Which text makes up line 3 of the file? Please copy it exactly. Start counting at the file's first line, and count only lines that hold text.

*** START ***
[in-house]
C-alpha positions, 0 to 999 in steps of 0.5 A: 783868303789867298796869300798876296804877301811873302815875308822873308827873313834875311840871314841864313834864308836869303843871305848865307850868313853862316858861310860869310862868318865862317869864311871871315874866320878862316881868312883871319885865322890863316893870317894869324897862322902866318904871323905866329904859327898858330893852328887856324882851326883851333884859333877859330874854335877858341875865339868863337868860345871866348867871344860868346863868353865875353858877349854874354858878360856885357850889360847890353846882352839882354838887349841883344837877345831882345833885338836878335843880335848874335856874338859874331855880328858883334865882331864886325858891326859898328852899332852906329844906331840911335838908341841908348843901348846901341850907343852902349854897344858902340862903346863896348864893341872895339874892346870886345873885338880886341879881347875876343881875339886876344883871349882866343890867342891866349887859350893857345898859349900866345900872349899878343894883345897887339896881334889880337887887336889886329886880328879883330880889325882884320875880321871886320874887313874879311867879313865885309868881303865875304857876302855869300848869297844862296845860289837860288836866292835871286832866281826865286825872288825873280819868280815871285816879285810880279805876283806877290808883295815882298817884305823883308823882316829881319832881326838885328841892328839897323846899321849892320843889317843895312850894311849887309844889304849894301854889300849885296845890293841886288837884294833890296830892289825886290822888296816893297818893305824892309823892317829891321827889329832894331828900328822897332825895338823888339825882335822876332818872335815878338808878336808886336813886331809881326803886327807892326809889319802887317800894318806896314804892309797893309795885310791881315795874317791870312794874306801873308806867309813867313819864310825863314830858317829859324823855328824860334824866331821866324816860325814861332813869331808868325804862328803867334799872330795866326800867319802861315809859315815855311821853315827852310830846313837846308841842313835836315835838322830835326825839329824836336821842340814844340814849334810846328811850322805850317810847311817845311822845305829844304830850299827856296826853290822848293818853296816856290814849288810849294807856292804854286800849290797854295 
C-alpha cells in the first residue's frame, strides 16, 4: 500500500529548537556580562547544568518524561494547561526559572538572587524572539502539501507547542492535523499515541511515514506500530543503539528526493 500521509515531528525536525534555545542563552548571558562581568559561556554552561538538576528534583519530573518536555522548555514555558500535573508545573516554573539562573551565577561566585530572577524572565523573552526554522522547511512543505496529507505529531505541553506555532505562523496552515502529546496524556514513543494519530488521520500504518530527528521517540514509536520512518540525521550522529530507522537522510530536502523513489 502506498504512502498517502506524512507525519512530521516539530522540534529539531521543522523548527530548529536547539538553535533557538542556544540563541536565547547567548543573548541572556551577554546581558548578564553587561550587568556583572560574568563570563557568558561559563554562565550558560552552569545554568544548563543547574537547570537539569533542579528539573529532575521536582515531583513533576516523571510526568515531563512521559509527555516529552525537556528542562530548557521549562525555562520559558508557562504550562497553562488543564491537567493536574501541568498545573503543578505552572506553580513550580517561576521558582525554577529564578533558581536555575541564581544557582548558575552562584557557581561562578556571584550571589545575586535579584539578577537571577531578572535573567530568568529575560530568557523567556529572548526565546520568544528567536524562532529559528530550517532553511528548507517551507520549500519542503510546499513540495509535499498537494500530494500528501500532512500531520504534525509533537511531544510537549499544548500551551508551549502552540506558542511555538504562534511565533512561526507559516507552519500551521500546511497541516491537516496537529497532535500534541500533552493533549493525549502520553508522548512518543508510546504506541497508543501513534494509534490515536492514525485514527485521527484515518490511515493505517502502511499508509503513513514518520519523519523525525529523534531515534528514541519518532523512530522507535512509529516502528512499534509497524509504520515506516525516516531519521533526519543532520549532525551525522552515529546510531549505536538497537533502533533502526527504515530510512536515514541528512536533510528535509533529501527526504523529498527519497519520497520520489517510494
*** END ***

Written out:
C-alpha cells in the first residue's frame, strides 16, 4: 500500500529548537556580562547544568518524561494547561526559572538572587524572539502539501507547542492535523499515541511515514506500530543503539528526493 500521509515531528525536525534555545542563552548571558562581568559561556554552561538538576528534583519530573518536555522548555514555558500535573508545573516554573539562573551565577561566585530572577524572565523573552526554522522547511512543505496529507505529531505541553506555532505562523496552515502529546496524556514513543494519530488521520500504518530527528521517540514509536520512518540525521550522529530507522537522510530536502523513489 502506498504512502498517502506524512507525519512530521516539530522540534529539531521543522523548527530548529536547539538553535533557538542556544540563541536565547547567548543573548541572556551577554546581558548578564553587561550587568556583572560574568563570563557568558561559563554562565550558560552552569545554568544548563543547574537547570537539569533542579528539573529532575521536582515531583513533576516523571510526568515531563512521559509527555516529552525537556528542562530548557521549562525555562520559558508557562504550562497553562488543564491537567493536574501541568498545573503543578505552572506553580513550580517561576521558582525554577529564578533558581536555575541564581544557582548558575552562584557557581561562578556571584550571589545575586535579584539578577537571577531578572535573567530568568529575560530568557523567556529572548526565546520568544528567536524562532529559528530550517532553511528548507517551507520549500519542503510546499513540495509535499498537494500530494500528501500532512500531520504534525509533537511531544510537549499544548500551551508551549502552540506558542511555538504562534511565533512561526507559516507552519500551521500546511497541516491537516496537529497532535500534541500533552493533549493525549502520553508522548512518543508510546504506541497508543501513534494509534490515536492514525485514527485521527484515518490511515493505517502502511499508509503513513514518520519523519523525525529523534531515534528514541519518532523512530522507535512509529516502528512499534509497524509504520515506516525516516531519521533526519543532520549532525551525522552515529546510531549505536538497537533502533533502526527504515530510512536515514541528512536533510528535509533529501527526504523529498527519497519520497520520489517510494